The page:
After the massacre in Quetta, the Justice and Peace Commission recalls that the province of Balochistan has suffered more than 1,400 episodes of violence in the last 15 years: "The situation is unacceptable, and we will be at the side of the population". Civil movements demand Islamabad account for security.disaster. The hospital attack, claimed by ISIS and the Pakistani Taliban, killed over 70 people: more than 200 wounded.
Quetta (AsiaNews) - Balochistan "has suffered more than 1,400 violent incidents in the past 15 years. Killing the innocent, targeting hospitals are inhumane acts. The government must take action once and for all: the Catholic Church is and will always remain at the side of the population, especially in these hours of suffering", says Msgr. Arshad Joseph, Bishop of Faisalabad and President of the National Commission for Justice and Peace, commenting on yet another massacre that took place yesterday in Quetta.
A suicide bomber, presumed to be a member Isis, detonated himself inside a municipal hospital. The death toll is still provisional: the latest figure of 74 dead and about 200 injured. The bomb squad confirmed that the explosion came from a suicide attack and that metal balls were also used to maximise casualties.
The Pakistani Taliban Jamaat-ul-Ahrar, a faction that broke away from the original group of fundamentalists, are disputing the Islamic State claim to the attack, saying it had carried out the bombing and of being responsible for the murder of lawyer Bilal Anwar Kasi which also took place yesterday. There are at least 18 lawyers and journalists among the victims at the hospital, and it is conceivable that the purpose was precisely to strike the lawyers. All of the Balochistan lawyers targeted in the attack opposed the introduction of Sharia law in the province.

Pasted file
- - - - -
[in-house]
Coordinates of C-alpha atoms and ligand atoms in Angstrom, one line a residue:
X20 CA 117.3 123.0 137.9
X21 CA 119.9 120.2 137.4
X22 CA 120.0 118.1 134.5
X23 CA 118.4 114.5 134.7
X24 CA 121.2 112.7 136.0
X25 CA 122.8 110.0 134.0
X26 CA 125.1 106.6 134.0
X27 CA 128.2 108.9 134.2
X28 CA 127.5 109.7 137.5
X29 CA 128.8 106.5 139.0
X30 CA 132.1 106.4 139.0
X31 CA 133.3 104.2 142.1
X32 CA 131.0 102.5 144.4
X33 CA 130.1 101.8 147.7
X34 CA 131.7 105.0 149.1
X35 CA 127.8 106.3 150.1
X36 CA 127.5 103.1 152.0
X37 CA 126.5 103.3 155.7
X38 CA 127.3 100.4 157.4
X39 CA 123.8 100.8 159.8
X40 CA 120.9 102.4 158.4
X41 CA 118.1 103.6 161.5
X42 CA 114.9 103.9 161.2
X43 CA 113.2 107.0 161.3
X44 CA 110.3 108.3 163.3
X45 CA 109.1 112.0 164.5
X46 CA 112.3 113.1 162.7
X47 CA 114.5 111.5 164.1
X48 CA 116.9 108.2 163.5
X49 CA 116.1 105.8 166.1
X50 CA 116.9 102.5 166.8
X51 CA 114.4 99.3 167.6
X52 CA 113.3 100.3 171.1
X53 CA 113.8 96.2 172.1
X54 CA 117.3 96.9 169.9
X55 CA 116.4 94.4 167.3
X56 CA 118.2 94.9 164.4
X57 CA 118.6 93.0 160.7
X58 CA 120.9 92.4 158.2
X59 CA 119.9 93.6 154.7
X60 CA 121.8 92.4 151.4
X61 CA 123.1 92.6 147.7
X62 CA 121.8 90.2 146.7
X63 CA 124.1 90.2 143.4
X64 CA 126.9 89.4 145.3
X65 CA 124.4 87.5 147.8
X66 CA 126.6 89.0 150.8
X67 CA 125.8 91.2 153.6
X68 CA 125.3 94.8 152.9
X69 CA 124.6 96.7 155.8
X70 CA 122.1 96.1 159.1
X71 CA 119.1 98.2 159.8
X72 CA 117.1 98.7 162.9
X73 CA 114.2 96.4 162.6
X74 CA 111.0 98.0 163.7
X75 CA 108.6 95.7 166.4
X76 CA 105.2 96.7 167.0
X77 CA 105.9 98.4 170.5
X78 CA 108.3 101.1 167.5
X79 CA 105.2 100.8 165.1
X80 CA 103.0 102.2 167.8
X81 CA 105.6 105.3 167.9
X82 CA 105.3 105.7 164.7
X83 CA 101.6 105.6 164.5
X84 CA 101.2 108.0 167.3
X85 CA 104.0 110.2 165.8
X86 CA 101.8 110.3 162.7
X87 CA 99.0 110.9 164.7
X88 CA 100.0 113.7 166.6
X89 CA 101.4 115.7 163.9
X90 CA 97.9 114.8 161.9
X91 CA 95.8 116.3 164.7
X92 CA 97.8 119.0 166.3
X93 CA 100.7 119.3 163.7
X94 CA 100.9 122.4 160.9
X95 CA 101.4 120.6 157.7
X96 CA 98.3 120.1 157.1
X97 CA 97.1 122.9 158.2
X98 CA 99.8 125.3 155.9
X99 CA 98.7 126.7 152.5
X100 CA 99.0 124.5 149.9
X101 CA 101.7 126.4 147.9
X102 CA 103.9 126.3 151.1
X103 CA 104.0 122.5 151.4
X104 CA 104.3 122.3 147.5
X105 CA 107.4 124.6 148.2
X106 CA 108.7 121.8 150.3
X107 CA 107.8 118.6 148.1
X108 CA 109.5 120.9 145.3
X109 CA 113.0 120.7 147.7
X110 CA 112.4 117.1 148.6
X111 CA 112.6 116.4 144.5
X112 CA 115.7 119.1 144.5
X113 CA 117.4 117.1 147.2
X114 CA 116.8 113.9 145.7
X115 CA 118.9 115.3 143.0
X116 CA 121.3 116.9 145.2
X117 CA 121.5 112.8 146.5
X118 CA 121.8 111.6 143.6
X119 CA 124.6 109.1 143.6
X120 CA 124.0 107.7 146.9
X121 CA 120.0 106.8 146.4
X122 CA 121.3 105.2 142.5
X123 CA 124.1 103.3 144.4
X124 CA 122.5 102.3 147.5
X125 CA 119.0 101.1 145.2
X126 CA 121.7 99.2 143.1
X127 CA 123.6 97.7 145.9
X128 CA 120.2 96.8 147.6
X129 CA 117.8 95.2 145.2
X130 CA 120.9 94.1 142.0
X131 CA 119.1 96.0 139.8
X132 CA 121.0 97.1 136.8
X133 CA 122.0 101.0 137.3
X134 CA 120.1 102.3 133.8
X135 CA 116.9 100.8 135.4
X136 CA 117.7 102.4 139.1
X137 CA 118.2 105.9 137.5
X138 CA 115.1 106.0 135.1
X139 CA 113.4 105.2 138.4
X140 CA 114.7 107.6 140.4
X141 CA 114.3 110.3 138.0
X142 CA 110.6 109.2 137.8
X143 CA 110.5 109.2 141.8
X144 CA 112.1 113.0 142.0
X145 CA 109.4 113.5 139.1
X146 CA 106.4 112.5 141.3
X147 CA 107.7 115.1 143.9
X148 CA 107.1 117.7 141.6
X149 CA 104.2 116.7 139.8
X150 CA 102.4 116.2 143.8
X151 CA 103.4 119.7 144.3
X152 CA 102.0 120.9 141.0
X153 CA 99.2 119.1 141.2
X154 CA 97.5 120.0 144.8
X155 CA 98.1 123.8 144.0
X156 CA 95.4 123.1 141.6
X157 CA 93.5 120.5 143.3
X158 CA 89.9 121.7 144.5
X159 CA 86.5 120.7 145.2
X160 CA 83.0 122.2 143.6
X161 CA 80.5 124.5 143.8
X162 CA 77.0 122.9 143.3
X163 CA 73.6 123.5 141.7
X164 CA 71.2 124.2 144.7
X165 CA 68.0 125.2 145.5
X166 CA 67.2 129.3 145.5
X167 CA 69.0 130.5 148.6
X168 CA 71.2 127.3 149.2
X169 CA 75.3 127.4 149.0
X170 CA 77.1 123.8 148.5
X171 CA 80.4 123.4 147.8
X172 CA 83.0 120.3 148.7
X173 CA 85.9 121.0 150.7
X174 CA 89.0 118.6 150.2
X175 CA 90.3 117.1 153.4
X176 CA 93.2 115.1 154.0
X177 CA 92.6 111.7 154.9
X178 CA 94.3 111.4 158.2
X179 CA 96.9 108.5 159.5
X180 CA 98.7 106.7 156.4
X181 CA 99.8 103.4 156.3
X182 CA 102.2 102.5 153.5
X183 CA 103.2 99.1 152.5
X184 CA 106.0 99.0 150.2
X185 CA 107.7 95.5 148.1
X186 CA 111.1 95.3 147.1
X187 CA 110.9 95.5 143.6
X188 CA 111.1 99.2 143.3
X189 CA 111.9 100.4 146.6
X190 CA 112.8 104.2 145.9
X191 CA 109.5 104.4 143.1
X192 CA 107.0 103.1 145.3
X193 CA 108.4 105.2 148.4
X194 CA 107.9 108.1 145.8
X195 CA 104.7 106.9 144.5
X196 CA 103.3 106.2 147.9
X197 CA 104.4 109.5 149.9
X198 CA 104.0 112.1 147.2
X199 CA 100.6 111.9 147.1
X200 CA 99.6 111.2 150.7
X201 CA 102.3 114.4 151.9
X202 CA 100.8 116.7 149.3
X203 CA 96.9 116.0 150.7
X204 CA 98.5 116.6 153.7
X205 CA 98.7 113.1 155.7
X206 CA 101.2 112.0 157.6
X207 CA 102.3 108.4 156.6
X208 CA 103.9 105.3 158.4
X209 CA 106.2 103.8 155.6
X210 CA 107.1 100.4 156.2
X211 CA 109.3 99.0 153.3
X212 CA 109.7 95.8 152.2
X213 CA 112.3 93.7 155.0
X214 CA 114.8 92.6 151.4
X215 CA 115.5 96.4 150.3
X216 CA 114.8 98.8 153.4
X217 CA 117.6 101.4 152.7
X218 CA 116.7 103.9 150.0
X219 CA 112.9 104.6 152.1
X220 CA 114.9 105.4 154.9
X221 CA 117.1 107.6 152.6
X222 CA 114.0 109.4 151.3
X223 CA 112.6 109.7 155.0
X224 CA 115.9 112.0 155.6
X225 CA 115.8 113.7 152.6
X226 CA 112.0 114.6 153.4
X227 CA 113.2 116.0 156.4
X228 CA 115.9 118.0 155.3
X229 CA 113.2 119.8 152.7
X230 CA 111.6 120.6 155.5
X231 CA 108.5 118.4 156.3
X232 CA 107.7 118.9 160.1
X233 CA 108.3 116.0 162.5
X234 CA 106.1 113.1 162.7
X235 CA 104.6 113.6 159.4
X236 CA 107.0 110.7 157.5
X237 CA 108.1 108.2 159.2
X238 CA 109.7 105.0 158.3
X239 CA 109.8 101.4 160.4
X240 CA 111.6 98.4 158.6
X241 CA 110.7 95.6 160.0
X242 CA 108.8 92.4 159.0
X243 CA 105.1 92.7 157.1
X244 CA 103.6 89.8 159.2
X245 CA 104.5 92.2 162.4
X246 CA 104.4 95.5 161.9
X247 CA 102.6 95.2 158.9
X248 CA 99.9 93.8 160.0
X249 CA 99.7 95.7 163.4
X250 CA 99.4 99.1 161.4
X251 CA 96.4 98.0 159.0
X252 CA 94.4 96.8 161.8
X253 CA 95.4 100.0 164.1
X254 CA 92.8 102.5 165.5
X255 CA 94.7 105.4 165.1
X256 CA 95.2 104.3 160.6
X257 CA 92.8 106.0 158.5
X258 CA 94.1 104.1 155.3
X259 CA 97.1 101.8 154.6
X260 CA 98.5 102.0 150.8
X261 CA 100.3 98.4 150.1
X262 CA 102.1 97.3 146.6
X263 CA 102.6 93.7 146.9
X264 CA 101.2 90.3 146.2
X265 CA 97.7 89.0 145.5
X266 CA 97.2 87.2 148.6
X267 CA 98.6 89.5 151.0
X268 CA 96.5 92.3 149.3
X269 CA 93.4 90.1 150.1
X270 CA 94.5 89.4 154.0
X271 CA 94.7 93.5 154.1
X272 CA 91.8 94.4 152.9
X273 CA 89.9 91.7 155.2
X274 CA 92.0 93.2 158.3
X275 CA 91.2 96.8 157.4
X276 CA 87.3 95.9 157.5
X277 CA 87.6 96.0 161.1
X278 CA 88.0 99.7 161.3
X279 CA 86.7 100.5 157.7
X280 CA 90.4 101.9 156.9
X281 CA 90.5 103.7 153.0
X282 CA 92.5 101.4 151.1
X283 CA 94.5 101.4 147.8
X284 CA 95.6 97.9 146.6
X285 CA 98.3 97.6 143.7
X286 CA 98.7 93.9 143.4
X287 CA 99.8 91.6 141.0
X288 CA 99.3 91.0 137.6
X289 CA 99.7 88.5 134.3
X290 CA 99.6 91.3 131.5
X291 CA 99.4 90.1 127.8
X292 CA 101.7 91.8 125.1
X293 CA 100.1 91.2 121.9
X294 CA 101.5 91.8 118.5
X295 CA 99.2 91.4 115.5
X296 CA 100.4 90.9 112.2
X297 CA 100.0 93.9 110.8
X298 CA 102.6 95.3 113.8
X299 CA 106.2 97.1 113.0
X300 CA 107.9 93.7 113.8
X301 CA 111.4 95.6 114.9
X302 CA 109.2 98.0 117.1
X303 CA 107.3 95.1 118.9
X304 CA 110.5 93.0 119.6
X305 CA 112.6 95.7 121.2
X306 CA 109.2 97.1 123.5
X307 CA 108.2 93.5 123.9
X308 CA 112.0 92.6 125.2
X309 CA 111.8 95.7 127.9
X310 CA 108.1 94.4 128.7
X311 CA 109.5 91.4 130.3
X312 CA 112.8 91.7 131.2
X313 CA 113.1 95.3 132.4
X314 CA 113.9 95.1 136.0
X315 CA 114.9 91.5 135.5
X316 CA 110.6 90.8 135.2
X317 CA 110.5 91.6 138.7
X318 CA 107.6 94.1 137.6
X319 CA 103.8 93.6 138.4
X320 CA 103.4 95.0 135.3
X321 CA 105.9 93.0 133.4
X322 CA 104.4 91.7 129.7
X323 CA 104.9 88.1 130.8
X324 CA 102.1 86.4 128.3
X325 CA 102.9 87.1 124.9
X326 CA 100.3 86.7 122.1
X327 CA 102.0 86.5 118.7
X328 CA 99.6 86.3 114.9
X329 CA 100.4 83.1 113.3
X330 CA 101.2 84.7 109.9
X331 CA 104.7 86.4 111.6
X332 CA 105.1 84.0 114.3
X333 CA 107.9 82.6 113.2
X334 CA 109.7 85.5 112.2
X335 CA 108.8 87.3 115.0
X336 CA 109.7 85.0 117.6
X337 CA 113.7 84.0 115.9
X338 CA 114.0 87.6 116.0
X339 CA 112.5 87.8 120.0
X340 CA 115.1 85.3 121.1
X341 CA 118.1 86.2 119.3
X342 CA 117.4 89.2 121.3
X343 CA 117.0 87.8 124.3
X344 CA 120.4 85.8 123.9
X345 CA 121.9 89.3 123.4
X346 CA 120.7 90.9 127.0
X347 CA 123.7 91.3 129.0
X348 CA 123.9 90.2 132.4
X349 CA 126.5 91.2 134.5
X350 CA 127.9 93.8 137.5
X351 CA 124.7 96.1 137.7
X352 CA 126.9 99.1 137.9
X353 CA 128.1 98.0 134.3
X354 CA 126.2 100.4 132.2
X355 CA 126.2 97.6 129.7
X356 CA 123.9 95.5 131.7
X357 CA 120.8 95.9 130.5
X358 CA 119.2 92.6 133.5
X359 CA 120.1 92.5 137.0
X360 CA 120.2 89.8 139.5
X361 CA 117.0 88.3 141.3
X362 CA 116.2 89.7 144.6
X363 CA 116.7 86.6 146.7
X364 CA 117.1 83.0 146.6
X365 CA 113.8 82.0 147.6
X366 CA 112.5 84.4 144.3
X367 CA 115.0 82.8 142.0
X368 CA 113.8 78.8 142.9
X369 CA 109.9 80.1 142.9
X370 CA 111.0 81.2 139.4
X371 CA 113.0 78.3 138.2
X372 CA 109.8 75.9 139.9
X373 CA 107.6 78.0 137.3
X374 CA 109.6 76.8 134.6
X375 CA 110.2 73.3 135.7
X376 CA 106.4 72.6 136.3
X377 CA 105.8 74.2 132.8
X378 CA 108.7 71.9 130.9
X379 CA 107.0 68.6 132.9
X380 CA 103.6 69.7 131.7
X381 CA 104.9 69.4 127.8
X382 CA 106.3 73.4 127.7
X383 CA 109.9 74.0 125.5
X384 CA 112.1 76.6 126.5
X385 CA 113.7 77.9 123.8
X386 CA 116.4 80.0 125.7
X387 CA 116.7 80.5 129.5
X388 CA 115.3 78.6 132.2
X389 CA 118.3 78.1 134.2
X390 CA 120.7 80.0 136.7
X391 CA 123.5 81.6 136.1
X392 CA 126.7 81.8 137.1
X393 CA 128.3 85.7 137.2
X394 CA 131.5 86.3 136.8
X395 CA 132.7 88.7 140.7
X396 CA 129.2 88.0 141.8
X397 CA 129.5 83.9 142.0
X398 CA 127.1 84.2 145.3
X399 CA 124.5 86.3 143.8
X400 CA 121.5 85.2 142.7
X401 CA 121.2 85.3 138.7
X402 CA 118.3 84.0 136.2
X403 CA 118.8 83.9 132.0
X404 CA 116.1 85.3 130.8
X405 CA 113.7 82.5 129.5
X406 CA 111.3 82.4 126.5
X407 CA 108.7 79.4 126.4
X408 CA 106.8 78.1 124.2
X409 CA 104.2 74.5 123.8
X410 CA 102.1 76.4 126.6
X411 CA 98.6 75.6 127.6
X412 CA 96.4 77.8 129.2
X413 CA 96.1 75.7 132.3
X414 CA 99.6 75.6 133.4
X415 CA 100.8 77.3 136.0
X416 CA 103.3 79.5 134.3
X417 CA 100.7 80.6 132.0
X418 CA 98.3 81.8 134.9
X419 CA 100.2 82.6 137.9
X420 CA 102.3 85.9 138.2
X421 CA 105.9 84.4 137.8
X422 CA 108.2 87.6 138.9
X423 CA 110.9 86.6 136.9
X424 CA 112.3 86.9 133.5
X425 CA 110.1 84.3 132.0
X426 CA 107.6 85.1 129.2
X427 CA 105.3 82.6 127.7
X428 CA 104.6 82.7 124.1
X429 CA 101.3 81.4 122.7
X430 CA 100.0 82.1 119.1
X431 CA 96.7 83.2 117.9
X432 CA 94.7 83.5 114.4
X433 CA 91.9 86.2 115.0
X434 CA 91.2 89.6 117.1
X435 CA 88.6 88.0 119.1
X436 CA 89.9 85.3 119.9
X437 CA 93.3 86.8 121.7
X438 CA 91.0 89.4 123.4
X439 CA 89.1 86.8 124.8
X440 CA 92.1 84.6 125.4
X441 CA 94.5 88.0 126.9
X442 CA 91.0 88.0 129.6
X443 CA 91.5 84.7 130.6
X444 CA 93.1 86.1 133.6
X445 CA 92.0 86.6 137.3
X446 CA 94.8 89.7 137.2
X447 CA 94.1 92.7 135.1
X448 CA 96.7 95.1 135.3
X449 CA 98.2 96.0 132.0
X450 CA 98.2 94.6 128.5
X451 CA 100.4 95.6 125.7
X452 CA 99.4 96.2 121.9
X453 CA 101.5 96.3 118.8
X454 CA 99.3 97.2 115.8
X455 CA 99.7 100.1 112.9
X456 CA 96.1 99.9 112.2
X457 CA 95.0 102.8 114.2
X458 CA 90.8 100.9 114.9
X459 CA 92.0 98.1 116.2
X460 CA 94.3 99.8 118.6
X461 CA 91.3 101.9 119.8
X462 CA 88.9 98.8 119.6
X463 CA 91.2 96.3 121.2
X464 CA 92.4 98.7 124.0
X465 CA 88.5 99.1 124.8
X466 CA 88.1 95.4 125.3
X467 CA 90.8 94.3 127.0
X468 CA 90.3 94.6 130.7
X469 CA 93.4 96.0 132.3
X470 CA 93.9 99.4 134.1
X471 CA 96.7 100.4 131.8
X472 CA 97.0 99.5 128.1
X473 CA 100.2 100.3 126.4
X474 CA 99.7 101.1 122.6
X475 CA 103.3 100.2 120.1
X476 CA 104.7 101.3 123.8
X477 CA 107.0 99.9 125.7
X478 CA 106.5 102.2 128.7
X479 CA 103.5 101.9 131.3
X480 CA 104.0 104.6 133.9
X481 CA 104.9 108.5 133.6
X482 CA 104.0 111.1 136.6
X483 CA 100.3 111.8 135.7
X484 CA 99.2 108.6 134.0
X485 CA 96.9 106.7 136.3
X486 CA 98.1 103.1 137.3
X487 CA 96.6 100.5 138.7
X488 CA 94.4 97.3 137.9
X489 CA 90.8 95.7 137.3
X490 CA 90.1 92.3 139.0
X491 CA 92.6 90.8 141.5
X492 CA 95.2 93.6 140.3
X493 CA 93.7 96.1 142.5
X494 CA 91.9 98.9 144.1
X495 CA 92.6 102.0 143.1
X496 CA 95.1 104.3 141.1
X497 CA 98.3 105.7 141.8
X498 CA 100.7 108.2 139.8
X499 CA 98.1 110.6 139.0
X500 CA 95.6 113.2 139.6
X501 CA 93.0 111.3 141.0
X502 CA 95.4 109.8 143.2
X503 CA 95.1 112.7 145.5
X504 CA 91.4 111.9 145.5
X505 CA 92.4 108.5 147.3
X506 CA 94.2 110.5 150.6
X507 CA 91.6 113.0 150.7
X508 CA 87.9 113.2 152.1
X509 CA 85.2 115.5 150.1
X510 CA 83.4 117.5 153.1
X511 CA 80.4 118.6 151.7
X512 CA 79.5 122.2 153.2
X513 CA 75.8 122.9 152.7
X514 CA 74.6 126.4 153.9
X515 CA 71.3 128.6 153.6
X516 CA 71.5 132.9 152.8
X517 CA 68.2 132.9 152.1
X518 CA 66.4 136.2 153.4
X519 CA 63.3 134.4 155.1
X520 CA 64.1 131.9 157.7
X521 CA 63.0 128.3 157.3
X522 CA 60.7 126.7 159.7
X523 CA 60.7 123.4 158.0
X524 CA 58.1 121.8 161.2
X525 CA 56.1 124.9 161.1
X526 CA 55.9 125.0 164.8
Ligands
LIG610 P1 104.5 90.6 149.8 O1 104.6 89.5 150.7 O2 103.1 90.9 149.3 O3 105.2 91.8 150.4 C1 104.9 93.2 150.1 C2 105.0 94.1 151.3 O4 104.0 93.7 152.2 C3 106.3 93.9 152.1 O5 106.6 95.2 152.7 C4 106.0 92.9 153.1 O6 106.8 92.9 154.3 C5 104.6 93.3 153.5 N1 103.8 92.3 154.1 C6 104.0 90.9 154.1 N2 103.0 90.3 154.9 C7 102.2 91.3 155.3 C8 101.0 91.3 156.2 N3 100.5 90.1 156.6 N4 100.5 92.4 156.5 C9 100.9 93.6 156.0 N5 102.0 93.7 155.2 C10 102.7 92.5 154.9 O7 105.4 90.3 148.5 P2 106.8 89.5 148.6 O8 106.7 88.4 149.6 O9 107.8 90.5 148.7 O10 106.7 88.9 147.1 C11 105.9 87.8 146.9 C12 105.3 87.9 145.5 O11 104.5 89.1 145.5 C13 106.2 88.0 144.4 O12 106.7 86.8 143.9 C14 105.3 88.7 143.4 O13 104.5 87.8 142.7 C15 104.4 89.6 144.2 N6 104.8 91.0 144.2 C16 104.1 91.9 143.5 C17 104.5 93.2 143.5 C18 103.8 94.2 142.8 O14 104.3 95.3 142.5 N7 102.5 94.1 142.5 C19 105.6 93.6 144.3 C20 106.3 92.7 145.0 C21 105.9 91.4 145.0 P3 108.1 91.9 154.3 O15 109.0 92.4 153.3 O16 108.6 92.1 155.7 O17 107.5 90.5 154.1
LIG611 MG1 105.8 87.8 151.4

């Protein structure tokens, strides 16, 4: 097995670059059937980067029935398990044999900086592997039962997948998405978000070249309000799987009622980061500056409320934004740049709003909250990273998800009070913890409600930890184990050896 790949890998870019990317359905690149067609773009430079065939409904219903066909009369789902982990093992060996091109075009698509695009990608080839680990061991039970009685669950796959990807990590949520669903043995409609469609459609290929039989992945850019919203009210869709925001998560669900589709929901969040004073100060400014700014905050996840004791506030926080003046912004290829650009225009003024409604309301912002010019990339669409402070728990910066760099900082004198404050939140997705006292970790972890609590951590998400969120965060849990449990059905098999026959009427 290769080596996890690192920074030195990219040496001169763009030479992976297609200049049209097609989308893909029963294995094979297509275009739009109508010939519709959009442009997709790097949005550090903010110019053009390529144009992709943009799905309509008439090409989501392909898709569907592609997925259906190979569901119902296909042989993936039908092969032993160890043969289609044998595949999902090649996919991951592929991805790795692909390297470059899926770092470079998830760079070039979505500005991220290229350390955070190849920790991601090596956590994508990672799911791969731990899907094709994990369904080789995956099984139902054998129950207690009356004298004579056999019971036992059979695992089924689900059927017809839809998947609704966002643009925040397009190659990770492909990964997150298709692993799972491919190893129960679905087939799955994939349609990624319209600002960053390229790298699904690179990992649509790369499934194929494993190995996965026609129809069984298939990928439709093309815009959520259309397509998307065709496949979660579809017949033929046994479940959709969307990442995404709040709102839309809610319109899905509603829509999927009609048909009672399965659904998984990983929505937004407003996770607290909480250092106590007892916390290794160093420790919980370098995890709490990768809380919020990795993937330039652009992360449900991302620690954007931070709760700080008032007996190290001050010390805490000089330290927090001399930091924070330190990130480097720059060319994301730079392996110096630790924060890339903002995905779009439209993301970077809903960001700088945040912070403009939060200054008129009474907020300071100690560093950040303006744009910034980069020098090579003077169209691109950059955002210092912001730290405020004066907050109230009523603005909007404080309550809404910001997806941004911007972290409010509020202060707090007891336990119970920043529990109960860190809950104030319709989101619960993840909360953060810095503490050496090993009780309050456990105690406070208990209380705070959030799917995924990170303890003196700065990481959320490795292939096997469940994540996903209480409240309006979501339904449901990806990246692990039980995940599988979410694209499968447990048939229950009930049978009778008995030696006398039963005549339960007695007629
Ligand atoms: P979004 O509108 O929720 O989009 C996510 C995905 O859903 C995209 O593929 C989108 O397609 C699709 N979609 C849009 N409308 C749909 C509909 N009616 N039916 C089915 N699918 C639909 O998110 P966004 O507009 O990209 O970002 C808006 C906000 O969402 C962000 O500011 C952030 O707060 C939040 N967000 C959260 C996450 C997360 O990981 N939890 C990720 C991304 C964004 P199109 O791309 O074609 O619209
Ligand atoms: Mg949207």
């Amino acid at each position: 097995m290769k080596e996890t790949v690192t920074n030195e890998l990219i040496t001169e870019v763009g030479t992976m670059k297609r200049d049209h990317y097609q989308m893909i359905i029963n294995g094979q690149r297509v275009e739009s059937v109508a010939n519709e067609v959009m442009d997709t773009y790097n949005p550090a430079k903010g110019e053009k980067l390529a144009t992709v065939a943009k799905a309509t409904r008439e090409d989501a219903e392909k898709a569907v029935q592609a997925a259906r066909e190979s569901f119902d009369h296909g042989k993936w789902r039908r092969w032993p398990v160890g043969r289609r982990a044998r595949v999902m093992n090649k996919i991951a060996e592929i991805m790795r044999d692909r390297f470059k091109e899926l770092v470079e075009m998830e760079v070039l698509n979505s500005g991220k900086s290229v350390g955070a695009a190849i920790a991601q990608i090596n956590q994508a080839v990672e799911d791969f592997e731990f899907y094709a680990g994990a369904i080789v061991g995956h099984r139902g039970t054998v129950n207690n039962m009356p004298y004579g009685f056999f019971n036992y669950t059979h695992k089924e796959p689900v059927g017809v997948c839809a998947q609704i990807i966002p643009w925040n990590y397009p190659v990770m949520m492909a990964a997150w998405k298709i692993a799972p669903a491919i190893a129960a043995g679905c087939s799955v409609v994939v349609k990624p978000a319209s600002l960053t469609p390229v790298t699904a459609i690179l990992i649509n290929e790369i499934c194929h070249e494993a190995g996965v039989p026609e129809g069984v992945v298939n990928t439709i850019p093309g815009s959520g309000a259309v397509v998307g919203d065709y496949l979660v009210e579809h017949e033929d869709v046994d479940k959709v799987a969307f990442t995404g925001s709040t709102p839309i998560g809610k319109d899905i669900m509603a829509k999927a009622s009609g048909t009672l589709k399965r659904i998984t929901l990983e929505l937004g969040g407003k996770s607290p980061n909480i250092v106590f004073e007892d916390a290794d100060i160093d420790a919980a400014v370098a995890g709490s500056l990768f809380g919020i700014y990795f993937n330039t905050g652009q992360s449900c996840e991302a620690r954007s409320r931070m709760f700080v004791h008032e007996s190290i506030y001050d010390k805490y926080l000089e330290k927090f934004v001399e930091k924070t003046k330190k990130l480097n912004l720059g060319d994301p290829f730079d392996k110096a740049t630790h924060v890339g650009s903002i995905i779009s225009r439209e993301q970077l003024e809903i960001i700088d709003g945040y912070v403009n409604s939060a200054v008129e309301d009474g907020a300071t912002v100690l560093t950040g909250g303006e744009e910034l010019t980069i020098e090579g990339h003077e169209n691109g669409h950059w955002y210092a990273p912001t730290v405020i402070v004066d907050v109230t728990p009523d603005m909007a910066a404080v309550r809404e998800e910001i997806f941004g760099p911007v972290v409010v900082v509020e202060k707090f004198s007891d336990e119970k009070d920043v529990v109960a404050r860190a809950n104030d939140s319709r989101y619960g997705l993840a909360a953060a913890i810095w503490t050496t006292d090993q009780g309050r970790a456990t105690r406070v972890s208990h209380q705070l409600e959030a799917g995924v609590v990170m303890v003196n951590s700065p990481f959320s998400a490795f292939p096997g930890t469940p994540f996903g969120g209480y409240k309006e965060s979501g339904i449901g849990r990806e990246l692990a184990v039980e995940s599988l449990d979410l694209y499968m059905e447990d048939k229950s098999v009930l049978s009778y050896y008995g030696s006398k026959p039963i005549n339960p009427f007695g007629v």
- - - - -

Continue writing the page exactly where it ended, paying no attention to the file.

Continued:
Pakistani media report that yesterday's bombing is the bloodiest of 2016. In a statement signed by Msgr. Arshad, Fr. Emmanuel Yousef Mani and Shane Cecil Chaudry, of the Episcopal Commission "strongly condemn what happened. It is a inhuman gesture that can not be tolerated. The government has a duty to improve security measures, guaranteeing the right to life of its citizens ".
Civil society is semanding better security measures. The "Rwadari Tehreek", a lay movement committed "to restoring peace to Pakistan," held a rally "open to anyone, from any life path. The important thing is that they want peace". Samson Salamat, president of the group, explains: "We need the government to wake up. The only response to attacks like this is zero tolerance towards those who propagate terrorism”.
Congresswoman Sadia Sohail adds: "It seems now clear that tackling violent extremism is not a priority of Islamabad. Instead of spending resources and energy on trivial matters, we have to focus on this".